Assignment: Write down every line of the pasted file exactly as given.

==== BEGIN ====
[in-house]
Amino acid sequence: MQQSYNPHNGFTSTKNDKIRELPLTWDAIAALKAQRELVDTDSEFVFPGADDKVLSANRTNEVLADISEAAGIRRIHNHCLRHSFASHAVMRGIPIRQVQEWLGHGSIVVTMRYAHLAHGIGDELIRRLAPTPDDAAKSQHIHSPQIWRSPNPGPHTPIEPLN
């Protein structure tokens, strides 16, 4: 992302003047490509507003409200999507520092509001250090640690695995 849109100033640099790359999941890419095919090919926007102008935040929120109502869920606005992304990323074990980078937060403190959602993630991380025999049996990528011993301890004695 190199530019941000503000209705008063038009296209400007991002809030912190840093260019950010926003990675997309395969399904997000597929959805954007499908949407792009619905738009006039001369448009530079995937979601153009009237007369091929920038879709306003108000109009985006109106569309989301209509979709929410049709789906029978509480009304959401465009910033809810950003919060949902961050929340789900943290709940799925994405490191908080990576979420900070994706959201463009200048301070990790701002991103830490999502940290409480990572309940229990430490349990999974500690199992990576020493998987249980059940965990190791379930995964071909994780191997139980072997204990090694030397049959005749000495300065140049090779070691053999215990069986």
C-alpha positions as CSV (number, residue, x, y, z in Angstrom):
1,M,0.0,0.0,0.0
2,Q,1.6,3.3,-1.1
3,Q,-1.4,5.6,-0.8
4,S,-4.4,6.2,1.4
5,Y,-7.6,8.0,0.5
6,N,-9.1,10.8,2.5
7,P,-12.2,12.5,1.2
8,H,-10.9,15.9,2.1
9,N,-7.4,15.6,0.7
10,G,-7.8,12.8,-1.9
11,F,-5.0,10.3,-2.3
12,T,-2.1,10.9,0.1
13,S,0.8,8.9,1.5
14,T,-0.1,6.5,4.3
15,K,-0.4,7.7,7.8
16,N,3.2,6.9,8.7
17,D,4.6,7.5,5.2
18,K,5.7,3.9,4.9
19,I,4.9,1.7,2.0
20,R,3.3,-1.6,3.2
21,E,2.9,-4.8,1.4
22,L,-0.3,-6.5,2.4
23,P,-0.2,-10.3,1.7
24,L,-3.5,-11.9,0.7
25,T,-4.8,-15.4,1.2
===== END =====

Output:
[in-house]
Amino acid sequence: MQQSYNPHNGFTSTKNDKIRELPLTWDAIAALKAQRELVDTDSEFVFPGADDKVLSANRTNEVLADISEAAGIRRIHNHCLRHSFASHAVMRGIPIRQVQEWLGHGSIVVTMRYAHLAHGIGDELIRRLAPTPDDAAKSQHIHSPQIWRSPNPGPHTPIEPLN
């Protein structure tokens, strides 16, 4: 992302003047490509507003409200999507520092509001250090640690695995 849109100033640099790359999941890419095919090919926007102008935040929120109502869920606005992304990323074990980078937060403190959602993630991380025999049996990528011993301890004695 190199530019941000503000209705008063038009296209400007991002809030912190840093260019950010926003990675997309395969399904997000597929959805954007499908949407792009619905738009006039001369448009530079995937979601153009009237007369091929920038879709306003108000109009985006109106569309989301209509979709929410049709789906029978509480009304959401465009910033809810950003919060949902961050929340789900943290709940799925994405490191908080990576979420900070994706959201463009200048301070990790701002991103830490999502940290409480990572309940229990430490349990999974500690199992990576020493998987249980059940965990190791379930995964071909994780191997139980072997204990090694030397049959005749000495300065140049090779070691053999215990069986």
C-alpha positions as CSV (number, residue, x, y, z in Angstrom):
1,M,0.0,0.0,0.0
2,Q,1.6,3.3,-1.1
3,Q,-1.4,5.6,-0.8
4,S,-4.4,6.2,1.4
5,Y,-7.6,8.0,0.5
6,N,-9.1,10.8,2.5
7,P,-12.2,12.5,1.2
8,H,-10.9,15.9,2.1
9,N,-7.4,15.6,0.7
10,G,-7.8,12.8,-1.9
11,F,-5.0,10.3,-2.3
12,T,-2.1,10.9,0.1
13,S,0.8,8.9,1.5
14,T,-0.1,6.5,4.3
15,K,-0.4,7.7,7.8
16,N,3.2,6.9,8.7
17,D,4.6,7.5,5.2
18,K,5.7,3.9,4.9
19,I,4.9,1.7,2.0
20,R,3.3,-1.6,3.2
21,E,2.9,-4.8,1.4
22,L,-0.3,-6.5,2.4
23,P,-0.2,-10.3,1.7
24,L,-3.5,-11.9,0.7
25,T,-4.8,-15.4,1.2